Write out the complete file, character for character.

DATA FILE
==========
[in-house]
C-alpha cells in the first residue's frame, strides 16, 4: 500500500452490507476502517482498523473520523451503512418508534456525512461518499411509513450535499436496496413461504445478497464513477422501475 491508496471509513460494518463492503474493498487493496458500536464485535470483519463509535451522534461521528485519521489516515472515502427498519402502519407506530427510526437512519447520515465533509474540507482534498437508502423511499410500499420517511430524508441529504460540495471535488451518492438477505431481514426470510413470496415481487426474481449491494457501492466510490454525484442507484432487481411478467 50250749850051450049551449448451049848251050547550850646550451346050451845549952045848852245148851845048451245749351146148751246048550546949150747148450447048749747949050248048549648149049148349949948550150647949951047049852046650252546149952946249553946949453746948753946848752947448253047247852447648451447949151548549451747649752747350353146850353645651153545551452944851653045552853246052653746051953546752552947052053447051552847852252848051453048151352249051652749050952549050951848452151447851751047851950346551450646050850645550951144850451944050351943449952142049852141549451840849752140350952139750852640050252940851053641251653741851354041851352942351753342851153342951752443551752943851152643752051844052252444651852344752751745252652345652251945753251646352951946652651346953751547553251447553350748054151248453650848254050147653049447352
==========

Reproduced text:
[in-house]
C-alpha cells in the first residue's frame, strides 16, 4: 500500500452490507476502517482498523473520523451503512418508534456525512461518499411509513450535499436496496413461504445478497464513477422501475 491508496471509513460494518463492503474493498487493496458500536464485535470483519463509535451522534461521528485519521489516515472515502427498519402502519407506530427510526437512519447520515465533509474540507482534498437508502423511499410500499420517511430524508441529504460540495471535488451518492438477505431481514426470510413470496415481487426474481449491494457501492466510490454525484442507484432487481411478467 50250749850051450049551449448451049848251050547550850646550451346050451845549952045848852245148851845048451245749351146148751246048550546949150747148450447048749747949050248048549648149049148349949948550150647949951047049852046650252546149952946249553946949453746948753946848752947448253047247852447648451447949151548549451747649752747350353146850353645651153545551452944851653045552853246052653746051953546752552947052053447051552847852252848051453048151352249051652749050952549050951848452151447851751047851950346551450646050850645550951144850451944050351943449952142049852141549451840849752140350952139750852640050252940851053641251653741851354041851352942351753342851153342951752443551752943851152643752051844052252444651852344752751745252652345652251945753251646352951946652651346953751547553251447553350748054151248453650848254050147653049447352